As certain people age, they begin to have trouble absorbing the glucose they need to power their neurons. Low on energy, the brain gets derailed as memory, language and reasoning impairments begin to creep in. Given that these cognitive deficits also occur in Alzheimer patients, could inefficient glucose use by the brain be behind the disease?
Could providing the brain with more energy slow the development of the disease?
To explore the hypothesis, Stephen Cunnane, professor in the departments of Medicine and Pharmacology-Physiology at Université de Sherbrooke and researcher at the CSSS-IUGS Research Centre on Aging, developed an imaging tool that combines fMRI and PET to observe the glucose and ketones in the brains of people living with Alzheimer disease.
The brain needs glucose to function, just like a car needs gas. When the brain runs out of glucose, it turns to ketones: tiny energy molecules that the liver produces from certain dietary fats. After analyzing the brain scans of Alzheimer patients, Professor Cunnane observed that sufferers were unable to transport glucose but could still use ketones. These findings support a new concept: that Alzheimer disease may begin with low glucose uptake and not neural cell death: if they are able to use ketones, then the neurons are still functional!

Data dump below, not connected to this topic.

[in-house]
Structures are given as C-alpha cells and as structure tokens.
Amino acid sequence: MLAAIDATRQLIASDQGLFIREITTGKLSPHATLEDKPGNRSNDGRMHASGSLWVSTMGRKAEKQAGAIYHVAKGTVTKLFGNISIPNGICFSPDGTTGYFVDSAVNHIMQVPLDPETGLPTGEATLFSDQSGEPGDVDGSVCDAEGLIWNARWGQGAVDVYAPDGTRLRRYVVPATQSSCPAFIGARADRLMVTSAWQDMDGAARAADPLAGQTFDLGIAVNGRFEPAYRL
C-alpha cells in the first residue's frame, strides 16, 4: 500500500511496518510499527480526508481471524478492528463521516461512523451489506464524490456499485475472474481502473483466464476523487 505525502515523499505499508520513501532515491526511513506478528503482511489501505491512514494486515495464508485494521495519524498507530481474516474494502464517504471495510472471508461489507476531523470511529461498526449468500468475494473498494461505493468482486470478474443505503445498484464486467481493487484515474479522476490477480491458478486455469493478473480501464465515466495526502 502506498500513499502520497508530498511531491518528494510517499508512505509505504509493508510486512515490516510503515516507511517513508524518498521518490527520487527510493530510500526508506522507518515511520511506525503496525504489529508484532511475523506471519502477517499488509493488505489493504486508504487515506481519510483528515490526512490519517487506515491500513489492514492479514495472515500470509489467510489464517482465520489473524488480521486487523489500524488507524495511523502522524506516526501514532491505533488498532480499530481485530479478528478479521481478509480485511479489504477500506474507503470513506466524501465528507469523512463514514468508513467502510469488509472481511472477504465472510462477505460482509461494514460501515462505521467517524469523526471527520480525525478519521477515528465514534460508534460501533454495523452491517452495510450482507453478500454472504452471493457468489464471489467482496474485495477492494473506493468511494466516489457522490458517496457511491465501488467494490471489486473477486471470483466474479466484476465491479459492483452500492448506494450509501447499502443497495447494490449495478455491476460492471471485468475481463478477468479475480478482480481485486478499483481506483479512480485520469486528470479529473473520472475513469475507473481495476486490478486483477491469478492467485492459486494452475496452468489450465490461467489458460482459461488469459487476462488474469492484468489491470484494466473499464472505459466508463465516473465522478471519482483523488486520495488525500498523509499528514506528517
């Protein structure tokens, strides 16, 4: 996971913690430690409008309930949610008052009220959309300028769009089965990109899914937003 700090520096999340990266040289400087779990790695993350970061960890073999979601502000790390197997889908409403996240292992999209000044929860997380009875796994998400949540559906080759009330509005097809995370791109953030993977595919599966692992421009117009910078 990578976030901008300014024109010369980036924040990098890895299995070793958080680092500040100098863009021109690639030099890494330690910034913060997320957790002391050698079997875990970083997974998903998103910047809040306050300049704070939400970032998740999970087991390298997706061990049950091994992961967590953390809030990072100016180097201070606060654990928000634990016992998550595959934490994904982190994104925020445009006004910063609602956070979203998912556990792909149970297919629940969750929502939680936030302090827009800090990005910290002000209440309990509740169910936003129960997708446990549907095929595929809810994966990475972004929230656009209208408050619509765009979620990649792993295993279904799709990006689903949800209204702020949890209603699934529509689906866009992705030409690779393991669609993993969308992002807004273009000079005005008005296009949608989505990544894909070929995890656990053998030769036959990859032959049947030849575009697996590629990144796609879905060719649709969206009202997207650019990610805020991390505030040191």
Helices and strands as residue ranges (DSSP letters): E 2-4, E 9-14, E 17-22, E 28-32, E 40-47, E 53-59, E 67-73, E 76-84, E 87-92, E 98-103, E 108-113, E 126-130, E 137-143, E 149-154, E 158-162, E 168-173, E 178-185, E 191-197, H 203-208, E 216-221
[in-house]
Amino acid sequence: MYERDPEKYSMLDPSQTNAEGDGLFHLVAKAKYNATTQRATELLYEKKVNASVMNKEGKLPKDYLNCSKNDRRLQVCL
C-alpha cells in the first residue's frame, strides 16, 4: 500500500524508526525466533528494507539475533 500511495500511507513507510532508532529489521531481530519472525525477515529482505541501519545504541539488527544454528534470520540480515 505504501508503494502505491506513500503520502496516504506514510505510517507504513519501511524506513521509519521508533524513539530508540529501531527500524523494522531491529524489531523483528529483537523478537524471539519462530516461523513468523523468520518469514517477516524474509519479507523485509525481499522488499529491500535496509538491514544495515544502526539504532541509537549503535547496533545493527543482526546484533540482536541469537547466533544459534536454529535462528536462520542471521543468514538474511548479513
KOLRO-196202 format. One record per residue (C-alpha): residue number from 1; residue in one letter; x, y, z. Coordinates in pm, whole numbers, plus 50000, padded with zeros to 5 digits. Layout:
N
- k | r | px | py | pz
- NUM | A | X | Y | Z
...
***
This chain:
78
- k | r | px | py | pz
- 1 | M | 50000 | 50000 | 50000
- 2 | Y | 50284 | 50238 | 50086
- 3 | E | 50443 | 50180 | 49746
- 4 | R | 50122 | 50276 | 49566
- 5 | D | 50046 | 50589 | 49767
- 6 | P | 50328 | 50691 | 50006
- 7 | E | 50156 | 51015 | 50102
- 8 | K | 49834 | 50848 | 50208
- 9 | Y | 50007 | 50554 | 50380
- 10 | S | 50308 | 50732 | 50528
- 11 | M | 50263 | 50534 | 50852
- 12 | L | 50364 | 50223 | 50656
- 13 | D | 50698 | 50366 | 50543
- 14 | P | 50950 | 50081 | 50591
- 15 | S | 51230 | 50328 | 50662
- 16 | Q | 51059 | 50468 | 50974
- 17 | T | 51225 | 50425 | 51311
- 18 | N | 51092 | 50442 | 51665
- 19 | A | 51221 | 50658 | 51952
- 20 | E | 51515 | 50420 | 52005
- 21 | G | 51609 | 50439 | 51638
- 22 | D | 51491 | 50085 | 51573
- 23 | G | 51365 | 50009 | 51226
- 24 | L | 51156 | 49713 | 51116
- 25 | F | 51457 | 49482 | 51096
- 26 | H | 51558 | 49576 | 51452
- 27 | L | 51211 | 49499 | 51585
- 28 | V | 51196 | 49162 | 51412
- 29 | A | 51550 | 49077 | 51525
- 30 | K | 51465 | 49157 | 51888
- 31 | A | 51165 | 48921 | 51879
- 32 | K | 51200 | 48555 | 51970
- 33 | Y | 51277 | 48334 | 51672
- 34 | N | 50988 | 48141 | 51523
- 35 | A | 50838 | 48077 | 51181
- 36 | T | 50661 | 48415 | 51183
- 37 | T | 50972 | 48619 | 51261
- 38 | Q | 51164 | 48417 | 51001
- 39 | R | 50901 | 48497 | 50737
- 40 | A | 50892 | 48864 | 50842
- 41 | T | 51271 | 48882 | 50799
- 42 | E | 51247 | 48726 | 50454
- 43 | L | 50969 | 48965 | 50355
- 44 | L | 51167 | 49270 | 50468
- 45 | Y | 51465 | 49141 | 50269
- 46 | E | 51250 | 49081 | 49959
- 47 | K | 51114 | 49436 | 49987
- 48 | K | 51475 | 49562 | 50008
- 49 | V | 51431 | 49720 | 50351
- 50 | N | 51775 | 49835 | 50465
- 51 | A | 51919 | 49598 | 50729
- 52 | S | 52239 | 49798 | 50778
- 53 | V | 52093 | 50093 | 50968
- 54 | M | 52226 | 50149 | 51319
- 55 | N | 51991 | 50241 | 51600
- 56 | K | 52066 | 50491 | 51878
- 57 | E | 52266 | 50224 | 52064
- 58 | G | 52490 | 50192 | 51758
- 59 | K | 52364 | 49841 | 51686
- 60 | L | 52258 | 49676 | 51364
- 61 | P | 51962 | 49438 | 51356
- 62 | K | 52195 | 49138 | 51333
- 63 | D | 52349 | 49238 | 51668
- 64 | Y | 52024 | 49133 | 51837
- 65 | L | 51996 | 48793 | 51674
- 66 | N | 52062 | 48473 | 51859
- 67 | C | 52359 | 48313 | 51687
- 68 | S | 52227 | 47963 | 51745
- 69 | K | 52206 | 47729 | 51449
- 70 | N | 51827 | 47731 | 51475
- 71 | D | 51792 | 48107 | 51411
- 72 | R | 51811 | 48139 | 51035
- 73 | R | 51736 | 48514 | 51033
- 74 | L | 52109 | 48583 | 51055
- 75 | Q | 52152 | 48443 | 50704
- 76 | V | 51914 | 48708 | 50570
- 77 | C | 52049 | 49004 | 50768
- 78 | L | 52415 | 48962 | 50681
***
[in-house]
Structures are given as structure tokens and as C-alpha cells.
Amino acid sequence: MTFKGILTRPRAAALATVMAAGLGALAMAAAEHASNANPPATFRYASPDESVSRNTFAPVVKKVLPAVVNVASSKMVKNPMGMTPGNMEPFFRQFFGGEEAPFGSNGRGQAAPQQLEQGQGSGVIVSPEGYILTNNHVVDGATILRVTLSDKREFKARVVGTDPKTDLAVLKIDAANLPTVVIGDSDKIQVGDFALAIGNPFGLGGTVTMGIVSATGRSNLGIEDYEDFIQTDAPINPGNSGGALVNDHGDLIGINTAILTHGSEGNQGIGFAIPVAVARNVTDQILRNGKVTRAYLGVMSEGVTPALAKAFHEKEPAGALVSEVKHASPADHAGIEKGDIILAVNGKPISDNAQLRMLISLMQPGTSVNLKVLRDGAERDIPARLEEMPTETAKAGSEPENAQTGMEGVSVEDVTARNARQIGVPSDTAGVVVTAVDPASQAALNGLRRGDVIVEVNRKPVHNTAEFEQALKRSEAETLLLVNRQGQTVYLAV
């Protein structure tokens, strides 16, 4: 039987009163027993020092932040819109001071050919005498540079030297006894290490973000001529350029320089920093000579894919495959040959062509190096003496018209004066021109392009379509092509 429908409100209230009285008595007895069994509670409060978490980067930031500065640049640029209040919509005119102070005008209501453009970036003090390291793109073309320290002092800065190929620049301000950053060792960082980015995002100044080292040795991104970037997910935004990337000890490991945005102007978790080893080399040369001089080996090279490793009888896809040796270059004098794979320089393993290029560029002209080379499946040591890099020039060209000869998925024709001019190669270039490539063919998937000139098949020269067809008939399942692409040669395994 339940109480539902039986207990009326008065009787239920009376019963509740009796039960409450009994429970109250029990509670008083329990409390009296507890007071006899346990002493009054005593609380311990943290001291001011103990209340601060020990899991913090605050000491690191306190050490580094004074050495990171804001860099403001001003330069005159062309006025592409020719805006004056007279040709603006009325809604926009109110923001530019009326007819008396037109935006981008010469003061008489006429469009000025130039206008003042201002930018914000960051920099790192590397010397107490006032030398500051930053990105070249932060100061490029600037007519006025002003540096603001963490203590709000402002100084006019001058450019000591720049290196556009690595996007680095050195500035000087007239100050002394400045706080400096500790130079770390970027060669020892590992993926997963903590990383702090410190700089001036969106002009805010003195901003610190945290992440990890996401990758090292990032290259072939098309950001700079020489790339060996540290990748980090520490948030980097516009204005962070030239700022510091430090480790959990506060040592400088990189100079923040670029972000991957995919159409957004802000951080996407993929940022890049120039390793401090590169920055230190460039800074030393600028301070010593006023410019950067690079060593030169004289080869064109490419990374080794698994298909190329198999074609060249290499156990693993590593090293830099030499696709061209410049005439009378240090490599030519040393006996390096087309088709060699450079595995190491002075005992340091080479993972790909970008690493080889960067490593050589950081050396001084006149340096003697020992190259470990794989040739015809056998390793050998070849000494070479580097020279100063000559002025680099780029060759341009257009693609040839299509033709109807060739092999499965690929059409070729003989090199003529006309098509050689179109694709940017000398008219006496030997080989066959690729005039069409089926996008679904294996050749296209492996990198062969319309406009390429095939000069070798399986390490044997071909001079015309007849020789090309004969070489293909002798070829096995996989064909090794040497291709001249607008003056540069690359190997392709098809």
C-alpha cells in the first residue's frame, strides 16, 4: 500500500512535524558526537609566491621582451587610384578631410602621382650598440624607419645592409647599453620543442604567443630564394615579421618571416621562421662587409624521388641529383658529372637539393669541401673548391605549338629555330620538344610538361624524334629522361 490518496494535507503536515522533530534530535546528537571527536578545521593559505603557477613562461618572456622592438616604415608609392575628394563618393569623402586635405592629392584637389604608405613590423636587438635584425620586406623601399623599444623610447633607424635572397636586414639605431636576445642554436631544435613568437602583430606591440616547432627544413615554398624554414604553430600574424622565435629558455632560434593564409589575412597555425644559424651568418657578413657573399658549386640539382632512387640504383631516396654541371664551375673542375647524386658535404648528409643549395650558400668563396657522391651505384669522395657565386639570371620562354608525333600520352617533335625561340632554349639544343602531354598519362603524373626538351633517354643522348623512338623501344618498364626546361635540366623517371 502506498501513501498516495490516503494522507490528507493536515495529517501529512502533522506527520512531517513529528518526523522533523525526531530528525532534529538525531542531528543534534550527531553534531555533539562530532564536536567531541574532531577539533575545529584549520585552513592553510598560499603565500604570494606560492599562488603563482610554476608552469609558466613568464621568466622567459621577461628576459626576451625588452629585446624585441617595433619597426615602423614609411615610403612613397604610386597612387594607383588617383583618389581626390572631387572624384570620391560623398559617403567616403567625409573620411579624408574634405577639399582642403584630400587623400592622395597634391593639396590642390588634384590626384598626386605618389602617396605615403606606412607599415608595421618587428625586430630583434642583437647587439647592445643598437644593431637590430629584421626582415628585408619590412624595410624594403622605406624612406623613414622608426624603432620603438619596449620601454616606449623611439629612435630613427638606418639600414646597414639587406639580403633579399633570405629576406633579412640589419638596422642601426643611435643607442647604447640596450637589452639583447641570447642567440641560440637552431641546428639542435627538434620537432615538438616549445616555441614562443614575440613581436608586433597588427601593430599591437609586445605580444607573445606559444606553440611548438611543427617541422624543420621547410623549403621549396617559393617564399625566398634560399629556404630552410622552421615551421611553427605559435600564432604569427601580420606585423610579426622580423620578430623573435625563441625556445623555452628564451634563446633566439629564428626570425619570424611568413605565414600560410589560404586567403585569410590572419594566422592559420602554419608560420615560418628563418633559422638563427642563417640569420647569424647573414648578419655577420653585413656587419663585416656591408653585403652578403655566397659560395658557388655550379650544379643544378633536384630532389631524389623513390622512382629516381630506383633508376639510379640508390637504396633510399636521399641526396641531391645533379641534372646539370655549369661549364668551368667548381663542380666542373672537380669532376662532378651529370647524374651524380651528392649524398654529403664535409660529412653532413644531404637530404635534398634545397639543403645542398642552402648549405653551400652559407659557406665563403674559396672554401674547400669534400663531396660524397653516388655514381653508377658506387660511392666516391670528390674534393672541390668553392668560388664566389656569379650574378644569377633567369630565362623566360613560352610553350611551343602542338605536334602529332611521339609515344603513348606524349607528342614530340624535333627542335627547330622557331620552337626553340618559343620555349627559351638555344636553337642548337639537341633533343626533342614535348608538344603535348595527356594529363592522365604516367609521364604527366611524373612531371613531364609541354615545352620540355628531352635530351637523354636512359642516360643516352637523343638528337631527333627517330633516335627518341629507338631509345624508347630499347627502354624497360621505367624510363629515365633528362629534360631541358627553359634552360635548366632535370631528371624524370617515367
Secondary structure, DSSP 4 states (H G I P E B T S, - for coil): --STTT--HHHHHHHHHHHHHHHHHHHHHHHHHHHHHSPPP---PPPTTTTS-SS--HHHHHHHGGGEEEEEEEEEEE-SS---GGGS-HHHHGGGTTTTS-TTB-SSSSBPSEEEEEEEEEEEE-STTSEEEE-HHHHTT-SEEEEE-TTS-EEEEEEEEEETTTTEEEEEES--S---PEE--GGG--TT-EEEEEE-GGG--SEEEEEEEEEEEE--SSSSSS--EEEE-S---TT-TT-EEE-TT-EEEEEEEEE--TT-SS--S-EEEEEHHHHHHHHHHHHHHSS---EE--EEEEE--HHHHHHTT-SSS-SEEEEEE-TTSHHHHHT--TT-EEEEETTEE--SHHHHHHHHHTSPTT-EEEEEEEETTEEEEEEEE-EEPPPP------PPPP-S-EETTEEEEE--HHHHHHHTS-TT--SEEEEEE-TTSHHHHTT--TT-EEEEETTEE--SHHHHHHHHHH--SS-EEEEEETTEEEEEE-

Could providing the brain with more ketones—and therefore more energy—slow the development of the disease? The team compared the effects of a dairy product enriched with medium-chain triglycerides purified from coconut oil, a type of fat that is easily converted into ketones, and those of a placebo in people experiencing mild cognitive impairment and found that the diet strategy significantly increased ketone levels in the brain. While further studies are necessary, the researchers have already set their sights on a treatment that could provide gray matter with ketones and thus possibly slow the onset and progression of Alzheimer disease.